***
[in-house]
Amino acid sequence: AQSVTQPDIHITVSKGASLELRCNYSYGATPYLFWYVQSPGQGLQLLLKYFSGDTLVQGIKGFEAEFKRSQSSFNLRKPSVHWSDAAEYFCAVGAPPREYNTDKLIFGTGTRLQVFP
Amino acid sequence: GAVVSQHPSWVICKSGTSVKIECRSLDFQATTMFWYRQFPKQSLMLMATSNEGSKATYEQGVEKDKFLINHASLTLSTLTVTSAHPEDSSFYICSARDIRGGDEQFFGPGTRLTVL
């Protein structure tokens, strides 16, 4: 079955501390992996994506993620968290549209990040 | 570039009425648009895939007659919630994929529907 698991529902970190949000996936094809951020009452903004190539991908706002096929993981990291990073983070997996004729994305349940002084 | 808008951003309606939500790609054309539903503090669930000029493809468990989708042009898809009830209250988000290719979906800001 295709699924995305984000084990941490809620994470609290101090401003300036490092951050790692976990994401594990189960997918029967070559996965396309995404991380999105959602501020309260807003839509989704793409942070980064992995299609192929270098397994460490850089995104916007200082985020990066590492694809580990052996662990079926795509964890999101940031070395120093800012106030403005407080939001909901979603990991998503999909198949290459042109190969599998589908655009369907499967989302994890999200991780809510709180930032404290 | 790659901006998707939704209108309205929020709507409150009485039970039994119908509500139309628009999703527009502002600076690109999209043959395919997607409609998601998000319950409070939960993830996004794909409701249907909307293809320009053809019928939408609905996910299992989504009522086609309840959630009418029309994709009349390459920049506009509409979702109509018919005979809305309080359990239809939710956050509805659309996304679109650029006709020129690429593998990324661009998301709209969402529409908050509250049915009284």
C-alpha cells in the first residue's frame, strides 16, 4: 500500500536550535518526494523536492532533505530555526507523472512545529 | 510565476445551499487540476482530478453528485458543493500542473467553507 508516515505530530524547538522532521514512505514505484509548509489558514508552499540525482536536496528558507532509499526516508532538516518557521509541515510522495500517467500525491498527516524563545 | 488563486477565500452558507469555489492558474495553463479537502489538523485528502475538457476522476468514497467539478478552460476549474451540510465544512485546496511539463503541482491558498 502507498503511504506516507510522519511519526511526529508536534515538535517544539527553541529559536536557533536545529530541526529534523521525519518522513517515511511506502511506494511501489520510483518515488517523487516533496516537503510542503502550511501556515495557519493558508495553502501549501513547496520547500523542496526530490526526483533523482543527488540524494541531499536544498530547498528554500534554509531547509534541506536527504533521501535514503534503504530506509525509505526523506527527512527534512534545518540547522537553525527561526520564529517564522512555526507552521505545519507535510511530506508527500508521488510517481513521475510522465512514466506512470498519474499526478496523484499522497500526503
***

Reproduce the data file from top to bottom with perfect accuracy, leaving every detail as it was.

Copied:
[in-house]
Amino acid sequence: AQSVTQPDIHITVSKGASLELRCNYSYGATPYLFWYVQSPGQGLQLLLKYFSGDTLVQGIKGFEAEFKRSQSSFNLRKPSVHWSDAAEYFCAVGAPPREYNTDKLIFGTGTRLQVFP
Amino acid sequence: GAVVSQHPSWVICKSGTSVKIECRSLDFQATTMFWYRQFPKQSLMLMATSNEGSKATYEQGVEKDKFLINHASLTLSTLTVTSAHPEDSSFYICSARDIRGGDEQFFGPGTRLTVL
């Protein structure tokens, strides 16, 4: 079955501390992996994506993620968290549209990040 | 570039009425648009895939007659919630994929529907 698991529902970190949000996936094809951020009452903004190539991908706002096929993981990291990073983070997996004729994305349940002084 | 808008951003309606939500790609054309539903503090669930000029493809468990989708042009898809009830209250988000290719979906800001 295709699924995305984000084990941490809620994470609290101090401003300036490092951050790692976990994401594990189960997918029967070559996965396309995404991380999105959602501020309260807003839509989704793409942070980064992995299609192929270098397994460490850089995104916007200082985020990066590492694809580990052996662990079926795509964890999101940031070395120093800012106030403005407080939001909901979603990991998503999909198949290459042109190969599998589908655009369907499967989302994890999200991780809510709180930032404290 | 790659901006998707939704209108309205929020709507409150009485039970039994119908509500139309628009999703527009502002600076690109999209043959395919997607409609998601998000319950409070939960993830996004794909409701249907909307293809320009053809019928939408609905996910299992989504009522086609309840959630009418029309994709009349390459920049506009509409979702109509018919005979809305309080359990239809939710956050509805659309996304679109650029006709020129690429593998990324661009998301709209969402529409908050509250049915009284």
C-alpha cells in the first residue's frame, strides 16, 4: 500500500536550535518526494523536492532533505530555526507523472512545529 | 510565476445551499487540476482530478453528485458543493500542473467553507 508516515505530530524547538522532521514512505514505484509548509489558514508552499540525482536536496528558507532509499526516508532538516518557521509541515510522495500517467500525491498527516524563545 | 488563486477565500452558507469555489492558474495553463479537502489538523485528502475538457476522476468514497467539478478552460476549474451540510465544512485546496511539463503541482491558498 502507498503511504506516507510522519511519526511526529508536534515538535517544539527553541529559536536557533536545529530541526529534523521525519518522513517515511511506502511506494511501489520510483518515488517523487516533496516537503510542503502550511501556515495557519493558508495553502501549501513547496520547500523542496526530490526526483533523482543527488540524494541531499536544498530547498528554500534554509531547509534541506536527504533521501535514503534503504530506509525509505526523506527527512527534512534545518540547522537553525527561526520564529517564522512555526507552521505545519507535510511530506508527500508521488510517481513521475510522465512514466506512470498519474499526478496523484499522497500526503